‘Childhood policy must be better coordinated and resistant to any changes in government’ – Expert
Monday, September 17th 2018: Professor Mathias Urban, holder of the Desmond Chair in Early Childhood Education at DCU, will today tell a gathering of the world’s most influential think tanks that early childhood education requires a more coordinated approach to governance, resourcing, professional preparation and evaluation.
Prof. Urban, a leading figure in early childhood studies, will be presenting a policy paper at the 2018 T20 (Think 20 – a network of research institutes and think tanks for the G20 countries) Summit in Buenos Aires.
Addressing a plenary session on ‘Education for the Future: Global Perspectives for Local Solutions’, Prof. Urban will argue that the varied social, cultural and political complexities regarding early children programmes globally necessitate a holistic approach. He has called for G20 governments to develop national policy frameworks and strategies that reach beyond electoral cycles and policies of any specific government and which are “strong enough to resist changes in government and administration”.
The T20 provides research-based policy advice to the G20 countries on issues of global importance. This week’s conference is designed to foster collaboration with the G20 leaders meeting in Argentina at the end of this year.
Speaking in advance of his address to the T20, Prof Urban said “Early childhood development, education and care is gradually receiving greater attention at national and international levels. This Summit marks the first time that early childhood development, education and care has received such prominence in the G20 discussions”.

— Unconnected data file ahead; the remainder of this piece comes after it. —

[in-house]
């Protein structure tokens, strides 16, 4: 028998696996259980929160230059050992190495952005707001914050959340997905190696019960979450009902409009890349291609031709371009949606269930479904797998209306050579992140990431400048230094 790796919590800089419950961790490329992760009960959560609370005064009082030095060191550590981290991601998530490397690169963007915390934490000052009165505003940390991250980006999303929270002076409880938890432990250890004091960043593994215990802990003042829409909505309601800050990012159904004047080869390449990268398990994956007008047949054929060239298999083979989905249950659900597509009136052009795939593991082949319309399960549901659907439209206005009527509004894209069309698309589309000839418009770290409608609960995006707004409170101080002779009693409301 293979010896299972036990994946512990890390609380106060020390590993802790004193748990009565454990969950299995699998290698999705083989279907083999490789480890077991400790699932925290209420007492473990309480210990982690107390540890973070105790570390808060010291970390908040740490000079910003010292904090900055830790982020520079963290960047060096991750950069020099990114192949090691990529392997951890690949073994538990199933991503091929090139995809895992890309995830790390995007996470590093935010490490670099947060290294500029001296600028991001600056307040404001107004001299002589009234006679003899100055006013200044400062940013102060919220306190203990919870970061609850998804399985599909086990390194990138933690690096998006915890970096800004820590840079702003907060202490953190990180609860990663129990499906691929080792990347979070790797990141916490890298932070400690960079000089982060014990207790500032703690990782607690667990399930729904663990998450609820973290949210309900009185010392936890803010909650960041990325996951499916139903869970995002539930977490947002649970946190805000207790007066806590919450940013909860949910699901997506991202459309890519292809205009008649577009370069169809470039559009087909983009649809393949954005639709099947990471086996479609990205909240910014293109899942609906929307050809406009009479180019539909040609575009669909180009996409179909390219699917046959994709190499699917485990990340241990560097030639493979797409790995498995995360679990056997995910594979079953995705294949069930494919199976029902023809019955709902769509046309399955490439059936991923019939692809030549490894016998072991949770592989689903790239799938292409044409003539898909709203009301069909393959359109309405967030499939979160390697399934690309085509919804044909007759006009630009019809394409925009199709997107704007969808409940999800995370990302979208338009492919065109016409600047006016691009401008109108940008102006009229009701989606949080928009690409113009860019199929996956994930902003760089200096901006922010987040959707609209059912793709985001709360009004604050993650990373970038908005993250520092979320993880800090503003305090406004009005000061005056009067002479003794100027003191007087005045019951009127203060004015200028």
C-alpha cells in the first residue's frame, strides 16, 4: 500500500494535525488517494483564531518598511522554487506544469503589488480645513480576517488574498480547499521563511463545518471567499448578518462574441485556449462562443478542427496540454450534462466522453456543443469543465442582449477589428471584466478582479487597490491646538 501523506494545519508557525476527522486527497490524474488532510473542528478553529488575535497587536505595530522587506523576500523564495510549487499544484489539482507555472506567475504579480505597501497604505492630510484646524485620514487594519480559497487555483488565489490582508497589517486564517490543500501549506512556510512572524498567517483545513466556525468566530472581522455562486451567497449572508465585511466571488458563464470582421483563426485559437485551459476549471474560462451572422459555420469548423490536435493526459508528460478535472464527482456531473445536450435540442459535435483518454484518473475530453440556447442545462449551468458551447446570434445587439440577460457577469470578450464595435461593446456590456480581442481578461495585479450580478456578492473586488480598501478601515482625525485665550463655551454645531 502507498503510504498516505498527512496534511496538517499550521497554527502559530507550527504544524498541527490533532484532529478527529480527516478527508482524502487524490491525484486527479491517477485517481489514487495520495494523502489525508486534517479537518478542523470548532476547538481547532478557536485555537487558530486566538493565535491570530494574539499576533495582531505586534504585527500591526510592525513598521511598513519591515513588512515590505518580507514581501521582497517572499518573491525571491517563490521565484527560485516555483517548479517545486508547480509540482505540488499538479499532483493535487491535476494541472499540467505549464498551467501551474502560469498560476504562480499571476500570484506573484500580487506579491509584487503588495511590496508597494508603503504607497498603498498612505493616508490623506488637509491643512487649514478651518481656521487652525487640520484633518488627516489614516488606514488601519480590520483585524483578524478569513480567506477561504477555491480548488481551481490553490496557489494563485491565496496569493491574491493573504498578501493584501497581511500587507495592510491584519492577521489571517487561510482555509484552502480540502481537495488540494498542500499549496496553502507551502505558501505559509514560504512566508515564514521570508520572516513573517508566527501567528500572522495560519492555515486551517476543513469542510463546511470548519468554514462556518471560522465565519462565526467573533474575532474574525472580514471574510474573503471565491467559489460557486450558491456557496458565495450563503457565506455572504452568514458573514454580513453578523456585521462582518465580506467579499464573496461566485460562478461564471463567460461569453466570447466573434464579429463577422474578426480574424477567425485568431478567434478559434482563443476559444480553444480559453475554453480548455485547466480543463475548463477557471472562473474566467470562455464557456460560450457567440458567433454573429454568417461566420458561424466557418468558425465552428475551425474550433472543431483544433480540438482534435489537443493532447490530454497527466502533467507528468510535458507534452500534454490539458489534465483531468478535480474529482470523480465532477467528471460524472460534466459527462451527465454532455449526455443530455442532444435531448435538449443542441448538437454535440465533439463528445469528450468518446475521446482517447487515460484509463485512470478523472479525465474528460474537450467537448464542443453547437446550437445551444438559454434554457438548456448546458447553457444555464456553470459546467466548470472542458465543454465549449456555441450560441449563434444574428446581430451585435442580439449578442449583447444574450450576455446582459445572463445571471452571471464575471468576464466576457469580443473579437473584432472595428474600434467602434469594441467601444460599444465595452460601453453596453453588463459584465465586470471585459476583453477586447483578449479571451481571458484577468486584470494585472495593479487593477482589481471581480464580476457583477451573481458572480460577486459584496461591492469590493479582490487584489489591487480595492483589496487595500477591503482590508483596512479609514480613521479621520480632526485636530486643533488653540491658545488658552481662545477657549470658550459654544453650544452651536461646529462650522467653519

He added: “There is an increasing recognition by the World Bank, OECD, UNESCO and others that short-term, disconnected programmes and initiatives are ineffective and need to be replaced by a more coordinated, bigger-picture approach. This involves connecting and investing in practitioners, in administration, in research and in governance.”
Commenting on Ireland’s track record and current status in the area of early childhood development, education and care, Prof. Urban said: “Not only is our early childhood education chronically underfunded, but it is also characterised by governance issues and a lack of coordination. The system is hopelessly fragmented in Ireland. We need to up our game, but it is critical that money be put into a system that is working and competent. Ireland is at the bottom of the OECD ladder in terms of GDP spend on early childhood education. We can see a lot of interesting early child policy development and implementation, for example in South America, from which we in Europe and the so-called ‘Western World’ can learn, in terms of a whole-country approach.”